Alabama ranks among the top four states in the nation for preparing new teachers for the classroom, according to a recent study.
Fond memories of our favorite teachers remain burned into our minds for the rest of our lives.
They are the teachers who rose above the mediocrity to inspire us to learn. They are the teachers who loved what they were doing, and it showed as they challenged and engaged their students.
What if one of these standout educators led every classroom in Alabama?
Finding and hiring and supporting that kind of talent should be the goal of every school board member and state legislator.
A new report from the National Council on Teacher Quality indicates Alabama has made a notable leap toward that goal. By earning a B-, Alabama was among the top four states for teacher preparation policies in 2012, up from a C in 2011. This places Alabama above the national average of D+ and one of just 14 states to show improvement from the previous year.
So how did we do it?
The state adopted several standards that make it tougher to become a teacher.
Middle school teachers in Alabama must pass an appropriate content test in every core subject in which they are licensed. Elementary teachers must have an in-depth knowledge of the core content in writing, grammar and composition. And full-time education students must spend at least 10 weeks in a school classroom.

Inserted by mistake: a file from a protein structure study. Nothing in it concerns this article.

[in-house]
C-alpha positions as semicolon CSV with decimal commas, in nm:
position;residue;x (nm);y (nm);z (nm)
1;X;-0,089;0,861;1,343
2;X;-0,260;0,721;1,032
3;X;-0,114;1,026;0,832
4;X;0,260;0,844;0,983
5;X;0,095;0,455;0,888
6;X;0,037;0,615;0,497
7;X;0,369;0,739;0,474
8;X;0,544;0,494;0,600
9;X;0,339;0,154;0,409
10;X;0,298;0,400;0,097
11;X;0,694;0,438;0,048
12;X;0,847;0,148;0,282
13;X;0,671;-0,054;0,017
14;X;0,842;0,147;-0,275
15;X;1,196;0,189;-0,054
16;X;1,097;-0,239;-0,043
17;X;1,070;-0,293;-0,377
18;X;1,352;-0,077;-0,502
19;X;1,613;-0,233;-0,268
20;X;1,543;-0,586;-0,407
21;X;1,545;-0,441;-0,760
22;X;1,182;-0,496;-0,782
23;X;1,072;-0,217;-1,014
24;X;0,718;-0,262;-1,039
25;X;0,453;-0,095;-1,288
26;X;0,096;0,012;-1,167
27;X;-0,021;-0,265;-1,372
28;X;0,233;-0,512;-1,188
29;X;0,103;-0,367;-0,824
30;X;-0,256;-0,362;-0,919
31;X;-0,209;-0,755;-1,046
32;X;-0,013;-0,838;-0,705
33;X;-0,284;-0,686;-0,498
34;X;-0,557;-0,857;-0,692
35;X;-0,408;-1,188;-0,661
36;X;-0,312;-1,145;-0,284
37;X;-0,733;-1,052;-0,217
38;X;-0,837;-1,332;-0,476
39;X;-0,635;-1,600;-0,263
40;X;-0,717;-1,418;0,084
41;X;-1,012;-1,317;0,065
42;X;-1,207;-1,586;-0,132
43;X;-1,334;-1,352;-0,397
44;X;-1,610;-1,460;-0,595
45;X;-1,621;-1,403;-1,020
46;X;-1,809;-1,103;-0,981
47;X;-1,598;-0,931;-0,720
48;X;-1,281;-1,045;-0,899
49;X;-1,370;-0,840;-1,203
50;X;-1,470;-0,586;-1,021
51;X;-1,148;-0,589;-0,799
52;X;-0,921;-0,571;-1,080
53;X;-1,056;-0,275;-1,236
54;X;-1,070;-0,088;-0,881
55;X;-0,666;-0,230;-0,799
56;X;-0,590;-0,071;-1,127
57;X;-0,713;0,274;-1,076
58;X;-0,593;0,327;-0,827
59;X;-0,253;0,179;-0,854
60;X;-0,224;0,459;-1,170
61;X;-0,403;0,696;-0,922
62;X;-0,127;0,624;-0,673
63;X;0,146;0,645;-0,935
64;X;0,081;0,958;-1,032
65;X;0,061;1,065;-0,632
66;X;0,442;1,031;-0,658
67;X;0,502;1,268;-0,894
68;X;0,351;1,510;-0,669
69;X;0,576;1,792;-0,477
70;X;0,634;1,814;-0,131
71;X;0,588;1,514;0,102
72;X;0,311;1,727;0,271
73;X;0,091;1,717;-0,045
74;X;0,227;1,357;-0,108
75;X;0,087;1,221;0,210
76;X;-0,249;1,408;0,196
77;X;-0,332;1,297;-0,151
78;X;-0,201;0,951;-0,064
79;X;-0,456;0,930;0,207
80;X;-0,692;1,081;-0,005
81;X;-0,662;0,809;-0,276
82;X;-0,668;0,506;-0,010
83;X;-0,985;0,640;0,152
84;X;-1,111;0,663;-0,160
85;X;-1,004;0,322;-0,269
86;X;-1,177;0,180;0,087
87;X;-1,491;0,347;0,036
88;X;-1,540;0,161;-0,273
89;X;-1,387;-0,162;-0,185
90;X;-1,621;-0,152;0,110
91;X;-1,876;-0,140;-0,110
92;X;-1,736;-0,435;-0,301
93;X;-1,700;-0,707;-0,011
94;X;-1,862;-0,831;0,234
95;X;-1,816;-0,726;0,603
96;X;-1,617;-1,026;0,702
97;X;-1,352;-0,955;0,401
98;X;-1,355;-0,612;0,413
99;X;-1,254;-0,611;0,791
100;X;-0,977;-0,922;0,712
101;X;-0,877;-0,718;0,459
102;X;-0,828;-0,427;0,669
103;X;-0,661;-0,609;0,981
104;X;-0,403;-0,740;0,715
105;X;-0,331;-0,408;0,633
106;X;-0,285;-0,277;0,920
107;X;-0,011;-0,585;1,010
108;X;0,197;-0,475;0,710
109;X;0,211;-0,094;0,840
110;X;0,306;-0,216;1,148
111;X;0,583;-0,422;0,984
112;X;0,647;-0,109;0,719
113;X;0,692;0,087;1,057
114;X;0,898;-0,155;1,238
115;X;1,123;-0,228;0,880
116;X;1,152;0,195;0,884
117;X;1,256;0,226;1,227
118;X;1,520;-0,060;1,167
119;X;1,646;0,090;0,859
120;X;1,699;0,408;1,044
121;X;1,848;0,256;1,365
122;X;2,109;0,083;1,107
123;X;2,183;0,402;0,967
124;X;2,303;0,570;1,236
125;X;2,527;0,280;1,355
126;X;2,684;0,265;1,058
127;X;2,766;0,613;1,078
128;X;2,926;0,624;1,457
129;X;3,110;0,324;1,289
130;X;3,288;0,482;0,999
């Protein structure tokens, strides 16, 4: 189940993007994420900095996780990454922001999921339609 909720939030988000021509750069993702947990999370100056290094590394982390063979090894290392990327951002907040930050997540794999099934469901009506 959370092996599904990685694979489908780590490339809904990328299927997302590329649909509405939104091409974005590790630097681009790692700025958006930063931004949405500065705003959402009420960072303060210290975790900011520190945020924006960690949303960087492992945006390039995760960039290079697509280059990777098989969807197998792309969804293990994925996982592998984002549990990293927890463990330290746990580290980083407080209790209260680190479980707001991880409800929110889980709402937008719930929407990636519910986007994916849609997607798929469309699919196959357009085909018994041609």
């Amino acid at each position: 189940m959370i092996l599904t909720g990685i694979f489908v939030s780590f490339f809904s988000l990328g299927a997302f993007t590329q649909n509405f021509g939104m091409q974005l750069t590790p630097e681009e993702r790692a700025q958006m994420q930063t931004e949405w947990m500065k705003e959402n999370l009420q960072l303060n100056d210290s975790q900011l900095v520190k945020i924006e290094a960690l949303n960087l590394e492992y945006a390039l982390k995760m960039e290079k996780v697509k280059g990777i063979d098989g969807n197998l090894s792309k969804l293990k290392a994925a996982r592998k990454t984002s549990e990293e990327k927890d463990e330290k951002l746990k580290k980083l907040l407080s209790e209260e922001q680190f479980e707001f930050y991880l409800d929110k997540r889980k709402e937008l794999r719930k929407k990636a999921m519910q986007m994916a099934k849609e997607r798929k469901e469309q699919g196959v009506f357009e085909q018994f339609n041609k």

The National Council on Teacher Quality also outlined ways in which the state can improve. These include closing loopholes that allow teacher candidates with a deficient score in one area of the state’s basic skills test to pass based on a composite score. Another is to require all elementary special education teacher candidates to pass the same content test as general elementary education candidates.
Other ways to attract the best candidates and weed out low performers is to raise the minimum ACT and SAT test scores for candidates before they are admitted to education programs, and to raise salaries for the profession in general.
As we age, the memory of most of our teachers is lost in a sea of mediocrity. We accept this mediocrity through rules and laws that do not demand and reward excellence.
If we are to operate under a system that makes it so difficult to replace mediocre teachers, it is good we are making progress in strengthening the basic requirements to become a teacher. The journey to becoming a teacher should be both tough and rewarding.
By demanding excellence of education students from their admission to college until their graduation, we can ensure that schoolchildren in Alabama are taught by the best of the best.